"In the developed world, deadly crowd disasters tend to occur at big sales such as the one at a Wal-Mart in Valley Stream, on Long Island, on Black Friday, 2008; at concerts such as the Who show in Cincinnati, in 1979, at which eleven people died; at sporting events; and at nightclubs. In the developing world, meanwhile, you find them at religious festivals and pilgrimage sites. The crowds in Cairos Tahrir Square have been growing, but political protests or uprisings almost never result in crowd disasters. Which seems, at first glance, counterintuitive.
"Reports on the deaths of protesters in Egypt have focused on those caused by security forces. The crowds themselves have not turned deadly. Perhaps thats because there is more of a common spirit at political gatherings, especially those in which the crowd itself represents a democratic alternative to the regime in power. Most of the deadly crowds you see in the West are manufactured by commercial interests. They arent spontaneous gatherings of the people. There is no popular will being expressed when fans line up for a Justin Bieber appearance at the mall. People dont gather outside a Wal-Mart on a freezing cold night after Thanksgiving to bring about social change. They are there for more personal, arguably more selfish reasons: Wii bundles, or the touch of a celebritys hand."
— John Seabrook, writing on "Egypt and the Dignity of Crowds" on Feb. 1 at the New Yorker
"So maybe Judd Apatow was the only person actually offended by Ricky Gervais' hosting at the Golden Globes? Despite assurances from HFPA members in the immediate aftermath of Gervais' excoriating performance that he would never host again, and he had 'crossed a line,' Gervais has told the U.K.'s Heat magazine he's been asked back to host the Globes for a third year in a row.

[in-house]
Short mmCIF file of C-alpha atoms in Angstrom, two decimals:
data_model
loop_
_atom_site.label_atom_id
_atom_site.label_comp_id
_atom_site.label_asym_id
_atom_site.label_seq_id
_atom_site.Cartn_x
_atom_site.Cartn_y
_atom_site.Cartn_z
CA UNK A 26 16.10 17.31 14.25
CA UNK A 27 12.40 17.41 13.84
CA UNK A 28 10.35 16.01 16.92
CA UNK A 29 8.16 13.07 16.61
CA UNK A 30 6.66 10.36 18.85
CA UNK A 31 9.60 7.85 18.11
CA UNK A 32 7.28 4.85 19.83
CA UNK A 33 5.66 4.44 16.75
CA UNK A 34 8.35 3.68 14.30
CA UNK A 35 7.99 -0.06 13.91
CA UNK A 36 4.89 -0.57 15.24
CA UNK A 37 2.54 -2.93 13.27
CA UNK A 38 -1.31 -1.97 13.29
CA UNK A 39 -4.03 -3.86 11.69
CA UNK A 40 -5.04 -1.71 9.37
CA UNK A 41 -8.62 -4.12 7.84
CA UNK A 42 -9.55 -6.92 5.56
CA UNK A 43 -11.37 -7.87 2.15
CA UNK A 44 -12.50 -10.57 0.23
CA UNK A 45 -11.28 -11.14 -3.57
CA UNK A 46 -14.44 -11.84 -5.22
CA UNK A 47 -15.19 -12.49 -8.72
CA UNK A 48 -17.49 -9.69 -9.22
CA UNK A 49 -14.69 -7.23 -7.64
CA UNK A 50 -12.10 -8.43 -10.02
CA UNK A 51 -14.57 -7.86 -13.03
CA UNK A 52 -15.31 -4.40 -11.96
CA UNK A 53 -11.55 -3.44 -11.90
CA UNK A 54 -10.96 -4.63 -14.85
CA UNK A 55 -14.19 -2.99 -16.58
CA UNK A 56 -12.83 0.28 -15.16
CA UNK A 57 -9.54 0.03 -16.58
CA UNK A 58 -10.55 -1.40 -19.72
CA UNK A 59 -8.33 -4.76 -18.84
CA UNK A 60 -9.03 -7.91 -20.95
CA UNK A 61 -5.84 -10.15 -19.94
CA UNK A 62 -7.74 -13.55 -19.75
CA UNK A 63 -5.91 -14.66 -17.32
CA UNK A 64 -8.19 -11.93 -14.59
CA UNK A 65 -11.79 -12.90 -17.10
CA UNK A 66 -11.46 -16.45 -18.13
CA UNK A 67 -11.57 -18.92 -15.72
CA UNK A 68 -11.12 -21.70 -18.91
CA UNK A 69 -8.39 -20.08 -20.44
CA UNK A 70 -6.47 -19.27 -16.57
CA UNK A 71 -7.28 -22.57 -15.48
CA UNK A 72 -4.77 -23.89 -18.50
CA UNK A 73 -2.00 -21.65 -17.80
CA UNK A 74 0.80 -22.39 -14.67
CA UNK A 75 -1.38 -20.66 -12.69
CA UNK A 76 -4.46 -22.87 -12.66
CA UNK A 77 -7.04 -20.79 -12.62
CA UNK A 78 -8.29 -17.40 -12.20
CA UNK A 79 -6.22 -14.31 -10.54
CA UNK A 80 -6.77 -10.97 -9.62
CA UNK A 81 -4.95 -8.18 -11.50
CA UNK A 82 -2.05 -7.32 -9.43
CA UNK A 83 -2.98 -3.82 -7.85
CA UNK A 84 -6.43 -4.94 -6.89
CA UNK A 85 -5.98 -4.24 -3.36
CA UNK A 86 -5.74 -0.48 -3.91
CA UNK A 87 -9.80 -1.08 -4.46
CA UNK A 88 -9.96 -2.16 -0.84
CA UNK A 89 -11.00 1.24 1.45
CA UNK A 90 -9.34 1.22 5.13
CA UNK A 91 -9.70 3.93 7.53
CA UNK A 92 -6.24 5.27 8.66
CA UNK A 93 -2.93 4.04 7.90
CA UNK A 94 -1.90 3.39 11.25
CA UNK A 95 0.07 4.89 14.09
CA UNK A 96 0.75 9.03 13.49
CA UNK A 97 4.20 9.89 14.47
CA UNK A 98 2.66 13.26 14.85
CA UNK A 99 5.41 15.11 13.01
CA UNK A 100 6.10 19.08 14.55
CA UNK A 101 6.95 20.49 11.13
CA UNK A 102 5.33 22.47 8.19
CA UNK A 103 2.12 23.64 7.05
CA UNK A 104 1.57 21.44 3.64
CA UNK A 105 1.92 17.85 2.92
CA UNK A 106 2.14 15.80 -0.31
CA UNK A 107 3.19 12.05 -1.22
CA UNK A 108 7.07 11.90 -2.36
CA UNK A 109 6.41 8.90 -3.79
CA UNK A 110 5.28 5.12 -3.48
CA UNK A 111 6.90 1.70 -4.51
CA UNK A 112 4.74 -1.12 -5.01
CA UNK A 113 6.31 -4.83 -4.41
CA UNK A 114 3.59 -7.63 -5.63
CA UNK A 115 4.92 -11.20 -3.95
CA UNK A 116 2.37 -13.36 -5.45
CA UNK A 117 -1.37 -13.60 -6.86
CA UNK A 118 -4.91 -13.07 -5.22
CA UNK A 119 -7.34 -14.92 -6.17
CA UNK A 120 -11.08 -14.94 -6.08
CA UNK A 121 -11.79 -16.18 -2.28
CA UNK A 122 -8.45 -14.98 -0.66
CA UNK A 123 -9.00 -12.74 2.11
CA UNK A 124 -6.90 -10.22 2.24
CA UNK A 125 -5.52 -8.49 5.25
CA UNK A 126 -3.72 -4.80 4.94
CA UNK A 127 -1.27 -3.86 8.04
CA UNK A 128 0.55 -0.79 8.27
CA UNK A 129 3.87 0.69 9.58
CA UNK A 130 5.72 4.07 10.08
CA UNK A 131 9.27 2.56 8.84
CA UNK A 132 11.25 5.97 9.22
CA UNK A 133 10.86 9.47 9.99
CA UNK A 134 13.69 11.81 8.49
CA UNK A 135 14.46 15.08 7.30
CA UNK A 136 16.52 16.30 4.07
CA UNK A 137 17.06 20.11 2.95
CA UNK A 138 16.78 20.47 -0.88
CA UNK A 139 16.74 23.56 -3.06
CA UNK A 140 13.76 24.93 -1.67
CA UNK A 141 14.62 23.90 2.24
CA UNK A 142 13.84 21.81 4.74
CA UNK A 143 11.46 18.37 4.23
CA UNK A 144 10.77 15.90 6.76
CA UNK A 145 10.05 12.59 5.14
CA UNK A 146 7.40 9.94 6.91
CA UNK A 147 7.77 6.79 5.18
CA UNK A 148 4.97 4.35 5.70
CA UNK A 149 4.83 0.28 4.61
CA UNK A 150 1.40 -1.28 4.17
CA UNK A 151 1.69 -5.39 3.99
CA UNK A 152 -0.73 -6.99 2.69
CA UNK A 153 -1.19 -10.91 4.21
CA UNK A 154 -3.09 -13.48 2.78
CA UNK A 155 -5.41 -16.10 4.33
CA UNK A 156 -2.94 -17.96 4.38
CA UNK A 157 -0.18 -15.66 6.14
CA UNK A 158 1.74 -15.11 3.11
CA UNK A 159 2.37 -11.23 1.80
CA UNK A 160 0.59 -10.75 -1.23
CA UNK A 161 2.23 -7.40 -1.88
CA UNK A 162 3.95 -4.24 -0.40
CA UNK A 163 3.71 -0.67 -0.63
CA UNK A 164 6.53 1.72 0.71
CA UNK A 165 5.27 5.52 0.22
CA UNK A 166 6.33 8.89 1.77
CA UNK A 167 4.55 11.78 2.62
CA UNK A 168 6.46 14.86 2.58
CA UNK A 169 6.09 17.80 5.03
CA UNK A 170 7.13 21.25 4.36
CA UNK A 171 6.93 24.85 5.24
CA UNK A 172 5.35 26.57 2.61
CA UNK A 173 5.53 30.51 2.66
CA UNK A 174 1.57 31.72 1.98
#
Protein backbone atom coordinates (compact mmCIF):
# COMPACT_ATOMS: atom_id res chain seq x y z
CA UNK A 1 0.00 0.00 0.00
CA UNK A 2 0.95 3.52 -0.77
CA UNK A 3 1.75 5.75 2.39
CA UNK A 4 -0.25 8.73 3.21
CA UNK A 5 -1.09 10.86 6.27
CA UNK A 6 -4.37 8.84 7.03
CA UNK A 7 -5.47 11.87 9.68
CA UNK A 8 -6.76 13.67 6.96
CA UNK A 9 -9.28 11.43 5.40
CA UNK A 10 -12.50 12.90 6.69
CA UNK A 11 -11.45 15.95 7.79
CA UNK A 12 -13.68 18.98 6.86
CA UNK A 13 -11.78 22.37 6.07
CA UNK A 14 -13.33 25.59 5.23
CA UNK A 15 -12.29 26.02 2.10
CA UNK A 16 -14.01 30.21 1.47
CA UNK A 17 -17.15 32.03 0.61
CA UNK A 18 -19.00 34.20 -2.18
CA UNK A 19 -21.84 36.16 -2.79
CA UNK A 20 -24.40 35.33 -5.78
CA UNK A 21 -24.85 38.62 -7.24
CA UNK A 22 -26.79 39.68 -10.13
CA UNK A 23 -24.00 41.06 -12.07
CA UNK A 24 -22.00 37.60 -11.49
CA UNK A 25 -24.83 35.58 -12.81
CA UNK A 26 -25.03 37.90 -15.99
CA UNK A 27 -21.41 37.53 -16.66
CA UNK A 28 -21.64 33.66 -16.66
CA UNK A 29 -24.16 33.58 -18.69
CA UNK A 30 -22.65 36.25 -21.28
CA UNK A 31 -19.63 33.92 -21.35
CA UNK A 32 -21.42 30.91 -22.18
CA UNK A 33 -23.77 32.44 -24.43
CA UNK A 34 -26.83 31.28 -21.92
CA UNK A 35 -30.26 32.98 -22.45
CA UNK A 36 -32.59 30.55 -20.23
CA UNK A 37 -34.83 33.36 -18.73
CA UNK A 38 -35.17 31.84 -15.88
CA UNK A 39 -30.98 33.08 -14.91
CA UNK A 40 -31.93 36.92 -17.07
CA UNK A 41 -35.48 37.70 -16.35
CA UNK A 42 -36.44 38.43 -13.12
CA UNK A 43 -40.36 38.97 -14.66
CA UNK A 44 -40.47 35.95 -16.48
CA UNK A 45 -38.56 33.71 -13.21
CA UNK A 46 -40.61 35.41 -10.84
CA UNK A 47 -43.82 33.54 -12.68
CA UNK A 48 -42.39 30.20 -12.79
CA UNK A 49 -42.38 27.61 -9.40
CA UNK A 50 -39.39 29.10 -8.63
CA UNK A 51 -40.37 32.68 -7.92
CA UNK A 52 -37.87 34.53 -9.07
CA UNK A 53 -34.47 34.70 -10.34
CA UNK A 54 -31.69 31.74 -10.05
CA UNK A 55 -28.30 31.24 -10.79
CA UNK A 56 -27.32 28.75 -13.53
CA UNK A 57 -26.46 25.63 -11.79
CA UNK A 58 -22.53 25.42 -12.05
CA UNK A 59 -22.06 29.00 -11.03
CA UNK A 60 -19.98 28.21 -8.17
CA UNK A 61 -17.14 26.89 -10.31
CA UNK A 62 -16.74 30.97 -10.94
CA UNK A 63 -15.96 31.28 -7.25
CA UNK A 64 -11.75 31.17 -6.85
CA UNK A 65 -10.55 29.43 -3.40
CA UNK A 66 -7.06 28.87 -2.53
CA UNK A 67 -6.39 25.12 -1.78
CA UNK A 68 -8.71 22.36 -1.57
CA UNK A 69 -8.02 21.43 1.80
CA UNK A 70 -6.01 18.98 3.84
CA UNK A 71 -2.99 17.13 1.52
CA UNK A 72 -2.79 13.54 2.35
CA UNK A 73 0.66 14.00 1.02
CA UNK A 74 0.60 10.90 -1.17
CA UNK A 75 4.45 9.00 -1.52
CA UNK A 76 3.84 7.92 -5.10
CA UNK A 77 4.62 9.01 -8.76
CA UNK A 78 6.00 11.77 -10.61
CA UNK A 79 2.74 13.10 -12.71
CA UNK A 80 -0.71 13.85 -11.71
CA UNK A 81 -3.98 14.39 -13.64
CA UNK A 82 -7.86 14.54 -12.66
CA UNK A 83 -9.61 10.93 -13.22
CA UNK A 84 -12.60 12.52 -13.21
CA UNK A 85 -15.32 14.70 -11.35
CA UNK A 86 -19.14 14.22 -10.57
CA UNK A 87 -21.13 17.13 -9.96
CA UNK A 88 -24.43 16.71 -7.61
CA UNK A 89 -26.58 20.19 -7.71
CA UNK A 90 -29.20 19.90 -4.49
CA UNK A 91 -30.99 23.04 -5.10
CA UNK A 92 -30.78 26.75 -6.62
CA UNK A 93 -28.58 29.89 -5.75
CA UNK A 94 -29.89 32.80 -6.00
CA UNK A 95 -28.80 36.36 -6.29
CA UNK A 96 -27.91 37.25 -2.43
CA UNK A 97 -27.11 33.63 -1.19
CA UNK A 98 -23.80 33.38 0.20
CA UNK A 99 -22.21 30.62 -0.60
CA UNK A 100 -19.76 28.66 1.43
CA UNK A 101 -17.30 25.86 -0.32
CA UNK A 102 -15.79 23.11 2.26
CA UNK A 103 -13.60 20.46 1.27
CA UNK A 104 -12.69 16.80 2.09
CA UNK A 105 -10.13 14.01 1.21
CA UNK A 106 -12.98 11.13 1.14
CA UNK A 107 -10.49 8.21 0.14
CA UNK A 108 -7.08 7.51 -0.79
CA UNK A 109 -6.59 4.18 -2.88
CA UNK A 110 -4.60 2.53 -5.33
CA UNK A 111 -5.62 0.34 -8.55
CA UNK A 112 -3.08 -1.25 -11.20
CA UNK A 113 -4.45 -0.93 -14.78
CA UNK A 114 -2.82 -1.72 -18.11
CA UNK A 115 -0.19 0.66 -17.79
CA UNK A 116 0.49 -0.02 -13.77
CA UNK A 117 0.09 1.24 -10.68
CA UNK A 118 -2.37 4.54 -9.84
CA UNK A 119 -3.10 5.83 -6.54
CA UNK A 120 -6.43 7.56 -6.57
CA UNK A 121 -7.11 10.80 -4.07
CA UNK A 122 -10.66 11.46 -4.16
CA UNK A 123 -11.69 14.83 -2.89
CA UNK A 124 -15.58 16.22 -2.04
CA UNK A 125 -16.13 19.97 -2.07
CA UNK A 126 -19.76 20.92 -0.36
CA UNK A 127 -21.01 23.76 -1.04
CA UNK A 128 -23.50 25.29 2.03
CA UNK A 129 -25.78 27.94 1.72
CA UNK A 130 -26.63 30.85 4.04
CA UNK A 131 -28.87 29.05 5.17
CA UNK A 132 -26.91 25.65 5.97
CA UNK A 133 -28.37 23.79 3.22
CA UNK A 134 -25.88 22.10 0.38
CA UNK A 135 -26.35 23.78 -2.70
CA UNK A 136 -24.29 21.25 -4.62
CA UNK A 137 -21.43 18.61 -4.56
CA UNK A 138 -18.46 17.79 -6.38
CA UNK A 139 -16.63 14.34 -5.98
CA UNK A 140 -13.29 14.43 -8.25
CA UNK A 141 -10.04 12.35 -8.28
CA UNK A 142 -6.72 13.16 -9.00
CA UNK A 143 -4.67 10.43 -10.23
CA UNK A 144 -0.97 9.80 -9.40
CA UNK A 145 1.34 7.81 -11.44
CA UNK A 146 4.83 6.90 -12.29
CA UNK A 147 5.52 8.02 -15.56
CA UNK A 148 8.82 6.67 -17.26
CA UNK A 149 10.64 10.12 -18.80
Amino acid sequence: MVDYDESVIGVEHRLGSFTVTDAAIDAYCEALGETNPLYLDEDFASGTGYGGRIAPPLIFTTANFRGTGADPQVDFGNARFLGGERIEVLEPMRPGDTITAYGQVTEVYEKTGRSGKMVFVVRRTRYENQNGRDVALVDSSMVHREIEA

"In the piece, which Gervais linked to on his own website, he says, 'The ratings were up again and the organizers asked me to consider a third year. I don't think I should. I don't know what I could do better. I certainly couldn't get more press for them, that's for sure. You know me. Two seasons is enough.'
"We commend the HFPA on this flip-flop: To keep things as interesting as they were this year, they either needed to ask back Gervais or make tequila shots mandatory for all attendees."
— Willa Paskin, writing on "Ricky Gervais Says Hes Been Asked to Host the Golden Globes Again," on Feb. 1 at the New York magazine blog Vulture
"Over the past two years, Academy Award-winner Richard Dreyfuss has undertaken a campaign for civility in political discourse. To aid in achieving this civility, he launched the Dreyfuss Initiative in 2010, the proximate goal of which was to promote 'a … diverse variety of websites representing disparate political opinions … to foster a discussion related to the future of America.' …
"Oh yes, and I almost forgot to mention that he sees nothing uncivil about the fact that MSNBCs Ed Schultz wishes that former Vice President Dick Cheney would die. Thats right: When recently asked about comments Schultz made in March 2009, wherein Schultz called Cheney an 'enemy of the country' and prayed that God would soon whisk him away to 'the Promised Land,' Dreyfus said the words were 'beautifully phrased.' …
"In all these things, Dreyfuss perfectly demonstrates why salt-of-the-earth Americans look at Hollywood as out of touch with the real world. His personal lack of civility has undermined any efforts he might exert to better political discourse and turned his otherwise admirable endeavors into little more than a bad joke."
— AWR Hawkins, writing on "Richard Dreyfuss Promotes the Kind of Civility Where Wishing Cheney Dead is Okay," on Feb. 1 at Big Hollywood